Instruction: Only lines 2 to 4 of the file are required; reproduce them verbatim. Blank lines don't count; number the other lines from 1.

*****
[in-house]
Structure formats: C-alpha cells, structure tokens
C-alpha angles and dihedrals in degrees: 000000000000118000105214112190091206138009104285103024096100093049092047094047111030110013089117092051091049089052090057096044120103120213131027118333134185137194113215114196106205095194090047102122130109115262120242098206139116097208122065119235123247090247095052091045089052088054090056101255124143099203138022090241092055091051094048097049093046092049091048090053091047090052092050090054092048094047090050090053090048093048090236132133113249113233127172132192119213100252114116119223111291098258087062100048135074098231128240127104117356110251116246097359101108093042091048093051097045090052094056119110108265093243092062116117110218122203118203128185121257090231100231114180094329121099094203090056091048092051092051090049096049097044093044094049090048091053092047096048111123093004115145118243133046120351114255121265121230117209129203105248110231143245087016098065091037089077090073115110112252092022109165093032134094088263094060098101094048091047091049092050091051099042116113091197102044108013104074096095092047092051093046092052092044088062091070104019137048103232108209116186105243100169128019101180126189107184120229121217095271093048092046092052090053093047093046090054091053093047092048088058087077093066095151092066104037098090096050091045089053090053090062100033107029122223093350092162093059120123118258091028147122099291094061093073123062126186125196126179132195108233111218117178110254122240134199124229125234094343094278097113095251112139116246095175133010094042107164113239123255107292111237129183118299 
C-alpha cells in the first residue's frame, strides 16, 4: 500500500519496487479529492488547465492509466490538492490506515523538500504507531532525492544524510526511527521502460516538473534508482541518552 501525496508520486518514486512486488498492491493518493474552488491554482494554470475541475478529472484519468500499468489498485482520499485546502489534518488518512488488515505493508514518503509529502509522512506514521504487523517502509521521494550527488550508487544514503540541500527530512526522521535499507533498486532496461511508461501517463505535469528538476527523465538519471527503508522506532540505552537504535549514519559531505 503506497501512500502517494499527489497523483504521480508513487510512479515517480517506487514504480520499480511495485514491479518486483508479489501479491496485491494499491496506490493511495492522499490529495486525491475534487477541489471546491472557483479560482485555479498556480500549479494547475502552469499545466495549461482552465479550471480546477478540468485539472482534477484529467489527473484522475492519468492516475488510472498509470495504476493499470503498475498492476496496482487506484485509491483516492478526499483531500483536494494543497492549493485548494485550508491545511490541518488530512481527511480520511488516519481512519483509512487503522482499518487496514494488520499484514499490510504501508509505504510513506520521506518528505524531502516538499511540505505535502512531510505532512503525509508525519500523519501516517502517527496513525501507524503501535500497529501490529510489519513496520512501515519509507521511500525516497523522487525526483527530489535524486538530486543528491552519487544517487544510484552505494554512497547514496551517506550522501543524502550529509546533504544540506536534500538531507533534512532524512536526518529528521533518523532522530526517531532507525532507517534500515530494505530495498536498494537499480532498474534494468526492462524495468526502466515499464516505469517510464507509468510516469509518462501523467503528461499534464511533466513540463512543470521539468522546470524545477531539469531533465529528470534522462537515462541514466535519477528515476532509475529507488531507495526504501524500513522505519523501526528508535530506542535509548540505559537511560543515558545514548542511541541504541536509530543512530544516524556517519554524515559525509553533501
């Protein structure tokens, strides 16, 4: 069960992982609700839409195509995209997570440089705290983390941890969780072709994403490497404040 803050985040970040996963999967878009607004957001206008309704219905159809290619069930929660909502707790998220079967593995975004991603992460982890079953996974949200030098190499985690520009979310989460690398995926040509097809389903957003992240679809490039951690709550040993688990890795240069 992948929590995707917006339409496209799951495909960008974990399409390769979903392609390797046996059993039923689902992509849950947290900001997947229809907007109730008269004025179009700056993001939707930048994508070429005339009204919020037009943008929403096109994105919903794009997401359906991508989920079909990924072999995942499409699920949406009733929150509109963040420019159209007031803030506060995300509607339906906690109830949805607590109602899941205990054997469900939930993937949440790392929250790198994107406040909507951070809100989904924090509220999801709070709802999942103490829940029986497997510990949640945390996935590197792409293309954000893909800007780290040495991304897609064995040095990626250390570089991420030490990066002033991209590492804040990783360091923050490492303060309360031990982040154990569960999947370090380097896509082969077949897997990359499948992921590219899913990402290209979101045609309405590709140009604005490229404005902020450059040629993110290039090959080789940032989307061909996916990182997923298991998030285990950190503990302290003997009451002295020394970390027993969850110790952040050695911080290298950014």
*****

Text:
Structure formats: C-alpha cells, structure tokens
C-alpha angles and dihedrals in degrees: 000000000000118000105214112190091206138009104285103024096100093049092047094047111030110013089117092051091049089052090057096044120103120213131027118333134185137194113215114196106205095194090047102122130109115262120242098206139116097208122065119235123247090247095052091045089052088054090056101255124143099203138022090241092055091051094048097049093046092049091048090053091047090052092050090054092048094047090050090053090048093048090236132133113249113233127172132192119213100252114116119223111291098258087062100048135074098231128240127104117356110251116246097359101108093042091048093051097045090052094056119110108265093243092062116117110218122203118203128185121257090231100231114180094329121099094203090056091048092051092051090049096049097044093044094049090048091053092047096048111123093004115145118243133046120351114255121265121230117209129203105248110231143245087016098065091037089077090073115110112252092022109165093032134094088263094060098101094048091047091049092050091051099042116113091197102044108013104074096095092047092051093046092052092044088062091070104019137048103232108209116186105243100169128019101180126189107184120229121217095271093048092046092052090053093047093046090054091053093047092048088058087077093066095151092066104037098090096050091045089053090053090062100033107029122223093350092162093059120123118258091028147122099291094061093073123062126186125196126179132195108233111218117178110254122240134199124229125234094343094278097113095251112139116246095175133010094042107164113239123255107292111237129183118299 
C-alpha cells in the first residue's frame, strides 16, 4: 500500500519496487479529492488547465492509466490538492490506515523538500504507531532525492544524510526511527521502460516538473534508482541518552 501525496508520486518514486512486488498492491493518493474552488491554482494554470475541475478529472484519468500499468489498485482520499485546502489534518488518512488488515505493508514518503509529502509522512506514521504487523517502509521521494550527488550508487544514503540541500527530512526522521535499507533498486532496461511508461501517463505535469528538476527523465538519471527503508522506532540505552537504535549514519559531505 503506497501512500502517494499527489497523483504521480508513487510512479515517480517506487514504480520499480511495485514491479518486483508479489501479491496485491494499491496506490493511495492522499490529495486525491475534487477541489471546491472557483479560482485555479498556480500549479494547475502552469499545466495549461482552465479550471480546477478540468485539472482534477484529467489527473484522475492519468492516475488510472498509470495504476493499470503498475498492476496496482487506484485509491483516492478526499483531500483536494494543497492549493485548494485550508491545511490541518488530512481527511480520511488516519481512519483509512487503522482499518487496514494488520499484514499490510504501508509505504510513506520521506518528505524531502516538499511540505505535502512531510505532512503525509508525519500523519501516517502517527496513525501507524503501535500497529501490529510489519513496520512501515519509507521511500525516497523522487525526483527530489535524486538530486543528491552519487544517487544510484552505494554512497547514496551517506550522501543524502550529509546533504544540506536534500538531507533534512532524512536526518529528521533518523532522530526517531532507525532507517534500515530494505530495498536498494537499480532498474534494468526492462524495468526502466515499464516505469517510464507509468510516469509518462501523467503528461499534464511533466513540463512543470521539468522546470524545477531539469531533465529528470534522462537515462541514466535519477528515476532509475529507488531507495526504501524500513522505519523501526528508535530506542535509548540505559537511560543515558545514548542511541541504541536509530543512530544516524556517519554524515559525509553533501